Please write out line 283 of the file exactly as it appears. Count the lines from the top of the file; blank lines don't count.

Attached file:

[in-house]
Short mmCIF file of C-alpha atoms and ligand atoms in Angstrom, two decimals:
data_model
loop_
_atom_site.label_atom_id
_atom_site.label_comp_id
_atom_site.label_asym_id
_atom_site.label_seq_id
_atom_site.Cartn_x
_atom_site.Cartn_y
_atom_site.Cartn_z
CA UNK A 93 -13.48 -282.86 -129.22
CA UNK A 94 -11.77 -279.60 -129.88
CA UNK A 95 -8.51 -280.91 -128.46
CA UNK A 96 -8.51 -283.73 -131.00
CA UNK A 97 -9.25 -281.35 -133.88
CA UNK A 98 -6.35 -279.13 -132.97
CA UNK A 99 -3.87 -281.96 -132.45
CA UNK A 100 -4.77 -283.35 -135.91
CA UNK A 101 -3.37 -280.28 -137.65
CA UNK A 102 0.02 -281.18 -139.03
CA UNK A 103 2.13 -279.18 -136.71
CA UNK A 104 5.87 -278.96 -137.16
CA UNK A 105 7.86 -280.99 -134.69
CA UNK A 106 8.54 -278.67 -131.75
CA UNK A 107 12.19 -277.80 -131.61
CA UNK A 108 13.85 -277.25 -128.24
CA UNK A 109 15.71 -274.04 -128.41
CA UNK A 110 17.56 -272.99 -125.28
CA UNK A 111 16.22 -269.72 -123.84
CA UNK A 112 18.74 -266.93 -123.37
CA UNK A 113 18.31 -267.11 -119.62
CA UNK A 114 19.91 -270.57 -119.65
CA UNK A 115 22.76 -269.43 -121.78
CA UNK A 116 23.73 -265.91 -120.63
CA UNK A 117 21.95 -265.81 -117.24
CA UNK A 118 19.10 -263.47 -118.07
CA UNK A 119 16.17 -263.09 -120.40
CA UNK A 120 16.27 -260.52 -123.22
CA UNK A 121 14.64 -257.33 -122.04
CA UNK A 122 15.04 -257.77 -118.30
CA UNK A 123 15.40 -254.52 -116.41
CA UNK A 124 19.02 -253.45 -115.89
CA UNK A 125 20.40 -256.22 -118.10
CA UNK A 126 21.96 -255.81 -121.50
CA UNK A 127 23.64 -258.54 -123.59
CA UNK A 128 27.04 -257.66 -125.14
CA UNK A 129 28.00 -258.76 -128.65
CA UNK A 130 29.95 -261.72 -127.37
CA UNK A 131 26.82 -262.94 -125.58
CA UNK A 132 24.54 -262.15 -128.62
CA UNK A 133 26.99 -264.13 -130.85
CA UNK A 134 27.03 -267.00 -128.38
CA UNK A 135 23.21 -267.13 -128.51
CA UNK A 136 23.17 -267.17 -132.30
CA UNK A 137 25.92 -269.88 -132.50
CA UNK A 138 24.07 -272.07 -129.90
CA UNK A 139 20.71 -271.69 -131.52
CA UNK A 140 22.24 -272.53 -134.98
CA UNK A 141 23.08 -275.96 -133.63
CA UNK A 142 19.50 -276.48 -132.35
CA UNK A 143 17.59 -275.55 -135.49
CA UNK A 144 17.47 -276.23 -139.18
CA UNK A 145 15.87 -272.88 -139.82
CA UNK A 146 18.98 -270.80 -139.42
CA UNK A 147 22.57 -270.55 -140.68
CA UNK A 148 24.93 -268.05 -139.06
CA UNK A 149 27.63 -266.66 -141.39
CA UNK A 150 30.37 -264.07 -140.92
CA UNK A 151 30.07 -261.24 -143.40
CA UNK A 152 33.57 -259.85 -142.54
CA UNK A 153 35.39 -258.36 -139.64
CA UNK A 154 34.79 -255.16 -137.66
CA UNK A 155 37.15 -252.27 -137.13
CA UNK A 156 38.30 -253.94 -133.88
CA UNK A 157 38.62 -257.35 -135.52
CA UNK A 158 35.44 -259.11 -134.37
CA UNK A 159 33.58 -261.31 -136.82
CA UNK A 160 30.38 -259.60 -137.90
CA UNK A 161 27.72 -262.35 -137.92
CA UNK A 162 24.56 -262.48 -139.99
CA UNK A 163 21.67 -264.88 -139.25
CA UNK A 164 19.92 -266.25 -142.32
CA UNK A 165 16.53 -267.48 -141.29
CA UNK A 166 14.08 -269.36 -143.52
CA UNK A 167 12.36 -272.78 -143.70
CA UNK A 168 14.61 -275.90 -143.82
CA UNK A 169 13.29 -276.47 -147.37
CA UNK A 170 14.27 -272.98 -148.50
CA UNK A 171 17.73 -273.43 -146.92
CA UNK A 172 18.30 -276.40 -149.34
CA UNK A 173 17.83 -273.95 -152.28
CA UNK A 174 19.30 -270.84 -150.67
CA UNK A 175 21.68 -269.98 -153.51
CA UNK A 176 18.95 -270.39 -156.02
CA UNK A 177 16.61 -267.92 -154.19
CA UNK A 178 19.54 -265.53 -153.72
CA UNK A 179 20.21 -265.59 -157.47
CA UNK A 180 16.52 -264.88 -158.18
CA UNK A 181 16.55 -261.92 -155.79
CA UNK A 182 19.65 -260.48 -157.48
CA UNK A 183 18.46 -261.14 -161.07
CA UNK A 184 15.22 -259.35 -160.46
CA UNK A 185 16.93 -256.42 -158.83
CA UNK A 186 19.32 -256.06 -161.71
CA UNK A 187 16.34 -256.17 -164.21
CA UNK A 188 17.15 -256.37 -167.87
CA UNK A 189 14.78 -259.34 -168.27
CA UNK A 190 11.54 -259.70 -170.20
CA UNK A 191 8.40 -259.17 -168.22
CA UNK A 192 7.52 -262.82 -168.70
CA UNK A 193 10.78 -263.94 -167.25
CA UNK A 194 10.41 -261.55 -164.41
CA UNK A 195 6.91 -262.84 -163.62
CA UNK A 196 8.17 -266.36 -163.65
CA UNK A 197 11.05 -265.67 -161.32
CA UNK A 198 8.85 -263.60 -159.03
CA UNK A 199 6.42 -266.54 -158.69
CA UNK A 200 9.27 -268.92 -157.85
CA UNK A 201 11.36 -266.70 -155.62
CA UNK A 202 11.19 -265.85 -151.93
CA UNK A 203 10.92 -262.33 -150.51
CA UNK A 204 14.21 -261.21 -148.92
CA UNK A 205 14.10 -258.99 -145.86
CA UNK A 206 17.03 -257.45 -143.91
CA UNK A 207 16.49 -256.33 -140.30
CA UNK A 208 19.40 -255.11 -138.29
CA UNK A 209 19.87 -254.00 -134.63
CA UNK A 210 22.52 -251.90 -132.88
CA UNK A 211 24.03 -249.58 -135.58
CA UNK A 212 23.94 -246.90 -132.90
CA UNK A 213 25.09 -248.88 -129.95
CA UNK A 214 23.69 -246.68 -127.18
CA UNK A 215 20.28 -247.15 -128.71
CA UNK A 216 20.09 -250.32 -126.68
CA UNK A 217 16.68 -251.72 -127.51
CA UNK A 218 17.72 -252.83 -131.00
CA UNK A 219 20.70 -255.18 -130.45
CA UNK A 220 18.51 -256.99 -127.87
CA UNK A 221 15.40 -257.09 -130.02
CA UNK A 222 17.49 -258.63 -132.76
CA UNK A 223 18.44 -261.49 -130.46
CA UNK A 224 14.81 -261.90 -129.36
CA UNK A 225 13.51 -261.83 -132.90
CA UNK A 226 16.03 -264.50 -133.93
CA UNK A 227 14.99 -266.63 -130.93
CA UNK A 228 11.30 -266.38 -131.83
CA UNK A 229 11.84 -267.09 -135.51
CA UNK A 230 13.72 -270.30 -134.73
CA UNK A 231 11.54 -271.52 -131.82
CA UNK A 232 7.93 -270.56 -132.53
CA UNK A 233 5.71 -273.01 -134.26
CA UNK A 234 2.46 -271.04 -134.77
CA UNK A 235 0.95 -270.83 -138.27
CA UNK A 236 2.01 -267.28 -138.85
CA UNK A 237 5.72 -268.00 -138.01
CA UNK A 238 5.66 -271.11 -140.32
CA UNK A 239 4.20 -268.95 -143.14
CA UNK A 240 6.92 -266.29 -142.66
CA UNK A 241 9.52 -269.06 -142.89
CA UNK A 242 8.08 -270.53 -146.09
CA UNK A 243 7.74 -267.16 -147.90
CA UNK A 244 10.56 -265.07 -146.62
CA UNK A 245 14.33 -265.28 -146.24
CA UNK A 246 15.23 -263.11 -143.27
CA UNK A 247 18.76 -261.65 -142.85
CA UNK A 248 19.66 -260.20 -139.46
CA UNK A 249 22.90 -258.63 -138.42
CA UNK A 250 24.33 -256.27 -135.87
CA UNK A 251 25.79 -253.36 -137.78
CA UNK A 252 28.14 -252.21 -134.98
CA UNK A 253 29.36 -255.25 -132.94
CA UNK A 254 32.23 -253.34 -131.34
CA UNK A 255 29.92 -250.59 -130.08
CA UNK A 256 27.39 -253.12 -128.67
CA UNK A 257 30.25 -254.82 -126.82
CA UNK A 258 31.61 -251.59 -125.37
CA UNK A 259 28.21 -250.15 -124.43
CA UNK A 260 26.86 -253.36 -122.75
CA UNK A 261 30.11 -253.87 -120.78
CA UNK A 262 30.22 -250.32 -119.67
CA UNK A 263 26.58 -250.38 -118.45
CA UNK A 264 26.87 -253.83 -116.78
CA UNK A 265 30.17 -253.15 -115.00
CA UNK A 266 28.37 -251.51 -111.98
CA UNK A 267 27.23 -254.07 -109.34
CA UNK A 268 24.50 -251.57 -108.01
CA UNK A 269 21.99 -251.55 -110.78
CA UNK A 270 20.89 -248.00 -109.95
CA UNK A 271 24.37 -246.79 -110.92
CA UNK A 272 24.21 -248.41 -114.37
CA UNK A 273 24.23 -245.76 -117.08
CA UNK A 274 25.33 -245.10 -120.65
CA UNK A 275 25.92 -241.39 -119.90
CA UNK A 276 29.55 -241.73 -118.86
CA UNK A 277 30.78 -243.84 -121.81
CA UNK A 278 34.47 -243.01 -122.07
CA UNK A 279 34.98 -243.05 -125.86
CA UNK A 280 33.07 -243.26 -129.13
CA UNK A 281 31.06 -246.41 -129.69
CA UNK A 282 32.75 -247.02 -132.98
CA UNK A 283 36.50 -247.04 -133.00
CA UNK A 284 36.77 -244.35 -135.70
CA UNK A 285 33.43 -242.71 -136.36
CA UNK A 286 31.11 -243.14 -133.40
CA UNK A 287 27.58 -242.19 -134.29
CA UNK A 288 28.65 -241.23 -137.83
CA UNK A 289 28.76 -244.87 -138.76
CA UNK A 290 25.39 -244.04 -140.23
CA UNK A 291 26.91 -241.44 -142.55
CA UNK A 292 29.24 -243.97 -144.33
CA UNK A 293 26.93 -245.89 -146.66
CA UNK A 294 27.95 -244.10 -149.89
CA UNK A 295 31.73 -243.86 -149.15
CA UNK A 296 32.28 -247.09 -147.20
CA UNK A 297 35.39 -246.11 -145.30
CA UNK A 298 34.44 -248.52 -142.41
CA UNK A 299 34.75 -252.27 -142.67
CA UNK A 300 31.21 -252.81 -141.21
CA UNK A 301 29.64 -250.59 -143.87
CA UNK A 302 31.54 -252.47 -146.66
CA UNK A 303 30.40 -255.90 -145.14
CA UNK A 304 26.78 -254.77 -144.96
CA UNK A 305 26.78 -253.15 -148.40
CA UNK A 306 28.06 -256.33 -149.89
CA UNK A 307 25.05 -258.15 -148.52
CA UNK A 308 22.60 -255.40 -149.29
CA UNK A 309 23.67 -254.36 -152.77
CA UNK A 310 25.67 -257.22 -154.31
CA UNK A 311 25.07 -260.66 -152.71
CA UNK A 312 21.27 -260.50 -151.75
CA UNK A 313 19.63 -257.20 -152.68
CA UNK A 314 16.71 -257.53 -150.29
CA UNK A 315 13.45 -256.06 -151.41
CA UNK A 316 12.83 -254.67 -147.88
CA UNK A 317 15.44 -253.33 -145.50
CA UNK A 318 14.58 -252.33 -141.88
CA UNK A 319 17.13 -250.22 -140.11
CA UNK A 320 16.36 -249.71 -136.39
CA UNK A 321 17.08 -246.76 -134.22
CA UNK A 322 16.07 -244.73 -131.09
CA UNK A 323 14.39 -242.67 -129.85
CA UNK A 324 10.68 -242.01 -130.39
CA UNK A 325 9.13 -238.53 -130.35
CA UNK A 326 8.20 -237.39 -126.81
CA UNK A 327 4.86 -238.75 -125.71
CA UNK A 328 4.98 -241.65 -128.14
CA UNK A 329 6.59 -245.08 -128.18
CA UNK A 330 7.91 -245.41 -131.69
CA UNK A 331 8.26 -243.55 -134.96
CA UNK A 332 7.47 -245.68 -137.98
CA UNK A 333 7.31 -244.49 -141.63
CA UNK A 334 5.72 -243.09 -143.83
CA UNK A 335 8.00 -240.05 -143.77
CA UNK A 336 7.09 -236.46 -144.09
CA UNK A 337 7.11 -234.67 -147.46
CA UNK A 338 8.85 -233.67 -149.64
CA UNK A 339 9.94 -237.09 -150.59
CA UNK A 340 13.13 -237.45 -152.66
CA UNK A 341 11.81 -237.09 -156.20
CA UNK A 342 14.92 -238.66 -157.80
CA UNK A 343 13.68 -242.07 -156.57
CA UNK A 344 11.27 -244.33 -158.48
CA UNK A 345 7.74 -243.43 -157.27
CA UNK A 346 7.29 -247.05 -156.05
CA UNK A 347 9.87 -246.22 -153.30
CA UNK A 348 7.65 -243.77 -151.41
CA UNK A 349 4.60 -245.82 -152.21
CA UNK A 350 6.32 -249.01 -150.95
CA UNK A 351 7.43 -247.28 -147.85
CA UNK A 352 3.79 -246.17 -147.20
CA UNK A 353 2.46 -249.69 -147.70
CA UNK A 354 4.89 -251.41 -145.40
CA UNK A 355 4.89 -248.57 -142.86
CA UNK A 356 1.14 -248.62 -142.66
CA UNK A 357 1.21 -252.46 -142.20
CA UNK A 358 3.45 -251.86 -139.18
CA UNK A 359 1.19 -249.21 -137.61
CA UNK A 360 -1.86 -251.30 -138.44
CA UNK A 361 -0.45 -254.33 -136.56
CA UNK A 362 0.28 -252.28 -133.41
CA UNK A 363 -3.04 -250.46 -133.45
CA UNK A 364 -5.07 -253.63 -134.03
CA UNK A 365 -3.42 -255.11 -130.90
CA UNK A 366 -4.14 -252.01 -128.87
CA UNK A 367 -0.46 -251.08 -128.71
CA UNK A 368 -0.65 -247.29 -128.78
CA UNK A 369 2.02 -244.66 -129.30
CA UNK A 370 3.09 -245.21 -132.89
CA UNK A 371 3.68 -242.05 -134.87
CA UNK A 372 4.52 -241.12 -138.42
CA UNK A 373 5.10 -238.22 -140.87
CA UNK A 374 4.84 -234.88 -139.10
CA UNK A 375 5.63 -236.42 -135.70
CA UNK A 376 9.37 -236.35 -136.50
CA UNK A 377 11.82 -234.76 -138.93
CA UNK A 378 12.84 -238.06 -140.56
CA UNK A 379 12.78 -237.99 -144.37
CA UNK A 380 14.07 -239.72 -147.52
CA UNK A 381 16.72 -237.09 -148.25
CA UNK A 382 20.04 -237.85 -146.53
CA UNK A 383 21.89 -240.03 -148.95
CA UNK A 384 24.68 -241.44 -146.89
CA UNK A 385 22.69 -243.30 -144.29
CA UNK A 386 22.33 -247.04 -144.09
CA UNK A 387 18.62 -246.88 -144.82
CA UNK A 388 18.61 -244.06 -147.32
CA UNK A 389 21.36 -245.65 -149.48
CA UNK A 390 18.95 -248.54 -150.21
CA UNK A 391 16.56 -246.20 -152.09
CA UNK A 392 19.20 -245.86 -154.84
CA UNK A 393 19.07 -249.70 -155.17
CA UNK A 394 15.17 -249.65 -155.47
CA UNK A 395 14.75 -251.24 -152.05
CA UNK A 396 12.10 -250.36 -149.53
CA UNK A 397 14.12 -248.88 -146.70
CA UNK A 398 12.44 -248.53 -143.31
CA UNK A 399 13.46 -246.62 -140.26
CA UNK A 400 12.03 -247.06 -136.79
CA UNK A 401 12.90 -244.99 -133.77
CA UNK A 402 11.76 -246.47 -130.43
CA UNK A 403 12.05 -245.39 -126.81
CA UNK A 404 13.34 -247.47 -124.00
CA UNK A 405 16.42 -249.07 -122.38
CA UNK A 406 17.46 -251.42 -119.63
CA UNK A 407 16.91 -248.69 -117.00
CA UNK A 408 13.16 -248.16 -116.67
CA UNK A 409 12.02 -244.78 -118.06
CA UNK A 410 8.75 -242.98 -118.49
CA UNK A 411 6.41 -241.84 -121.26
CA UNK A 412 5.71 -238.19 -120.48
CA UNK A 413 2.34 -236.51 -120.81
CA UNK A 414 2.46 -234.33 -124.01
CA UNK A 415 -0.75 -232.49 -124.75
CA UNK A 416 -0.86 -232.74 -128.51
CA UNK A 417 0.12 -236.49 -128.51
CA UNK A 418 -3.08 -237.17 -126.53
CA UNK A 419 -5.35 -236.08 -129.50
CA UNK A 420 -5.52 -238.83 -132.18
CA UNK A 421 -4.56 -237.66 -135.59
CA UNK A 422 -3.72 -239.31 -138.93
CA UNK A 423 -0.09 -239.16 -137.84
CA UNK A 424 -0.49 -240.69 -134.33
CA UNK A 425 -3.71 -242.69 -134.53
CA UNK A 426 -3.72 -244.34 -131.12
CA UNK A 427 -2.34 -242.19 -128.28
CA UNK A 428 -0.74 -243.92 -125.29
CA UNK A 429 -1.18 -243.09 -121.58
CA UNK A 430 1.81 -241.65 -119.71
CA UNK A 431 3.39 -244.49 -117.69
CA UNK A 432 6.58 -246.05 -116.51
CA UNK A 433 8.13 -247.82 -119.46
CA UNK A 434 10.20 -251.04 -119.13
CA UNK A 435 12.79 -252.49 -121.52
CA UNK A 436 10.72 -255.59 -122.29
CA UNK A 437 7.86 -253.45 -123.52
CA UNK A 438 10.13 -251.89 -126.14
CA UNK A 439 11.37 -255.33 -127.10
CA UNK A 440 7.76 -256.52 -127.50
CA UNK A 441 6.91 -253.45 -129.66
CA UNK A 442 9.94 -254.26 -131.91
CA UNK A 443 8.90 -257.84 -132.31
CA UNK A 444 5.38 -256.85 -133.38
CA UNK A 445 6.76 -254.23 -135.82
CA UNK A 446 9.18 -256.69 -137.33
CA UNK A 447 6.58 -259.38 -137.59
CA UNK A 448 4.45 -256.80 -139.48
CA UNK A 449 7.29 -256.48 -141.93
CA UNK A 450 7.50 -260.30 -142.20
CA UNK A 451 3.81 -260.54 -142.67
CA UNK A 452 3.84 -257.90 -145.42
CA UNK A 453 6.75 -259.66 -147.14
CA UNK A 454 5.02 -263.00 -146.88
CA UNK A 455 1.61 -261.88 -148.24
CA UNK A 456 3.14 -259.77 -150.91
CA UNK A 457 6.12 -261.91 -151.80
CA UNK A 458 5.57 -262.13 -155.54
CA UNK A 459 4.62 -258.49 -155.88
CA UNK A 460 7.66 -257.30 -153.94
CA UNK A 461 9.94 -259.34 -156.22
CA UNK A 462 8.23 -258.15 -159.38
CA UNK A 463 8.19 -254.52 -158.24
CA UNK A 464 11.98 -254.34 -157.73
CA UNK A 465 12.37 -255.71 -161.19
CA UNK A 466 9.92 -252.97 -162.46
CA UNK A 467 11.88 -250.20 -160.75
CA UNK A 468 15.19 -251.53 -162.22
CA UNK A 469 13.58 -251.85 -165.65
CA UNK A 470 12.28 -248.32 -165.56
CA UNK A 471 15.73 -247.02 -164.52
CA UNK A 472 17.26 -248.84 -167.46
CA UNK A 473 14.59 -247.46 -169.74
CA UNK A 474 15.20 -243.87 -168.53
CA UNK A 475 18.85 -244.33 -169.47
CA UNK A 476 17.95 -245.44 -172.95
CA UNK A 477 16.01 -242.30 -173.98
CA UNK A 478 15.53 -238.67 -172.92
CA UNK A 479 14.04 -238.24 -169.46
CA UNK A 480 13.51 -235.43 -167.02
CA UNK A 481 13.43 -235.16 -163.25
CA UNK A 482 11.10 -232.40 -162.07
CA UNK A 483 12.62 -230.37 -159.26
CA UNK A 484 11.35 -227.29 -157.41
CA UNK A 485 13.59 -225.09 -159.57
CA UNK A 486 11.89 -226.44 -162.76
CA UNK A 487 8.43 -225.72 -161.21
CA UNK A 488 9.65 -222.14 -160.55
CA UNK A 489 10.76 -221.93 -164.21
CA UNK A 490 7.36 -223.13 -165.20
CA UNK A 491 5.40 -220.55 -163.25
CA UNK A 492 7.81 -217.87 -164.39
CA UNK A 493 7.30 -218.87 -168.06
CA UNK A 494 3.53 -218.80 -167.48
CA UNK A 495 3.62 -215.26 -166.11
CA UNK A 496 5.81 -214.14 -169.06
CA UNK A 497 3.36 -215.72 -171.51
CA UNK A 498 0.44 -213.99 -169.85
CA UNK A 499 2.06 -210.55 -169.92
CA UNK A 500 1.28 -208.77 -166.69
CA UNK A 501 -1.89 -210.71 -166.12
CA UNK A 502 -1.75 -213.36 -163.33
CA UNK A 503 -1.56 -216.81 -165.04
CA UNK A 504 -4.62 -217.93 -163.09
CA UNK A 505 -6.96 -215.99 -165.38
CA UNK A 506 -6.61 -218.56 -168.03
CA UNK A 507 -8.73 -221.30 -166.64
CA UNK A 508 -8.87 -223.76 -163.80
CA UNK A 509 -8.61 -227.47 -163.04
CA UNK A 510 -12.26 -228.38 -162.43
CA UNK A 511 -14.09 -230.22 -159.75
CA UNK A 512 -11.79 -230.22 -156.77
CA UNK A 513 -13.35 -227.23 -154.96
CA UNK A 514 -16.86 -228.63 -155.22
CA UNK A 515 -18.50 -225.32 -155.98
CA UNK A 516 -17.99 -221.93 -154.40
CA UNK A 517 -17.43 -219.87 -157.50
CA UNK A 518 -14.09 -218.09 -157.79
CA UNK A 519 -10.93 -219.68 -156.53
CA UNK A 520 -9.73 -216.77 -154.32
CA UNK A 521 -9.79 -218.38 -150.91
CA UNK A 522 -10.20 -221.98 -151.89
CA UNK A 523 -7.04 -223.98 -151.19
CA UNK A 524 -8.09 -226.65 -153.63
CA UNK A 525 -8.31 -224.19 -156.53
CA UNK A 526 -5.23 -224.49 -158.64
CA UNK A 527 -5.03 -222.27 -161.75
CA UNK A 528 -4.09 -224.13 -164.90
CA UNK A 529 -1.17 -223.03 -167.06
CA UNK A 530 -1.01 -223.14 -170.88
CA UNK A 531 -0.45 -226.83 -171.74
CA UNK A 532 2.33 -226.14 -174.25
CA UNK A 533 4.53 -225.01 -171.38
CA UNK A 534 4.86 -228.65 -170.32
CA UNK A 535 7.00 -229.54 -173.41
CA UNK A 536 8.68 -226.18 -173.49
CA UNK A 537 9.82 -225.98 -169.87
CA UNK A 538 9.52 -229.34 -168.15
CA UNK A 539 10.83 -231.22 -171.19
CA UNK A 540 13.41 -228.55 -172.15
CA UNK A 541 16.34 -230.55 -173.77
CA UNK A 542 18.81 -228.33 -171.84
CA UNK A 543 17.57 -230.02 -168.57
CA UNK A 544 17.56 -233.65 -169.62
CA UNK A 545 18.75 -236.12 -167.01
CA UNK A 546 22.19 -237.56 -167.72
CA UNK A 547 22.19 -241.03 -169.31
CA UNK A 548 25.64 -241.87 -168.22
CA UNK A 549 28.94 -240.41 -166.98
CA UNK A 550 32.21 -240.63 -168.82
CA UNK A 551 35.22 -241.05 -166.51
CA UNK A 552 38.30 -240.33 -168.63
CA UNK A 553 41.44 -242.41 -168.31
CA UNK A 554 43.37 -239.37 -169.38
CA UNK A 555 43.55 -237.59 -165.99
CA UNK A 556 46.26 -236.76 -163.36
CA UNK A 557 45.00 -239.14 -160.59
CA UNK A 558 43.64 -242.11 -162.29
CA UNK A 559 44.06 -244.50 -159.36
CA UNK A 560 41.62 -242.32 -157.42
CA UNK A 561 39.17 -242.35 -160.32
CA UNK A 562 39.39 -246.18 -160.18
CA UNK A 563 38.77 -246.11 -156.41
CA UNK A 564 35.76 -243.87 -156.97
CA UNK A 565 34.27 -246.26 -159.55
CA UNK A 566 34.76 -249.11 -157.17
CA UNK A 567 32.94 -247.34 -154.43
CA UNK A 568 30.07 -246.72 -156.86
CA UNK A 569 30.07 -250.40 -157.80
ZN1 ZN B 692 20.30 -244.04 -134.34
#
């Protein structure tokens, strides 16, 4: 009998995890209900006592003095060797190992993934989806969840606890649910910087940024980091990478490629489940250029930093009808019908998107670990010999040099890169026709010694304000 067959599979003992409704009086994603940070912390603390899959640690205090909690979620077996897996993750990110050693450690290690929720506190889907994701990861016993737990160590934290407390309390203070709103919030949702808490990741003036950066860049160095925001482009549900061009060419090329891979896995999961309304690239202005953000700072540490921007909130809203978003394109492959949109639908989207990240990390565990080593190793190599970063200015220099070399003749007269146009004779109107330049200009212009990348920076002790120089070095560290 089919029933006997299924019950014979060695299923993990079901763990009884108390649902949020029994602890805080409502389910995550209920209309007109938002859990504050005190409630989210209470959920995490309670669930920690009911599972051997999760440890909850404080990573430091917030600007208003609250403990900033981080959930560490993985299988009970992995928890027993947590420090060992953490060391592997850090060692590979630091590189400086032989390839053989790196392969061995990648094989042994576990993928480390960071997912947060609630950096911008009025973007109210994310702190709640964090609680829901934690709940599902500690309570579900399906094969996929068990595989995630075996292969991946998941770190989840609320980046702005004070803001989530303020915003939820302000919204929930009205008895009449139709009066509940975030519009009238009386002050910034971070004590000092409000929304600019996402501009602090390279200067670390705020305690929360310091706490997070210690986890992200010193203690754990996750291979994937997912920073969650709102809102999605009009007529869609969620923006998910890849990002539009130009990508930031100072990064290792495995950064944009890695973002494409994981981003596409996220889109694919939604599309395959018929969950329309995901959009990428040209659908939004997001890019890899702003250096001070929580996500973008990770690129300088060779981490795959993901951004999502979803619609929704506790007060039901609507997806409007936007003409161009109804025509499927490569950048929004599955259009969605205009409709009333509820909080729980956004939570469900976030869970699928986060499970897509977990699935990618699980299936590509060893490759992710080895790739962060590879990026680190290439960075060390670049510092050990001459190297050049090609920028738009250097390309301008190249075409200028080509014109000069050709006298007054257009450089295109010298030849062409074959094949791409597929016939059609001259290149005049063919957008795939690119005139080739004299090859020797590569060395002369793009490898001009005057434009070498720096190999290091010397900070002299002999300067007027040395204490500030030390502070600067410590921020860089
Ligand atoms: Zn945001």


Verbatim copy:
CA UNK A 364 -5.07 -253.63 -134.03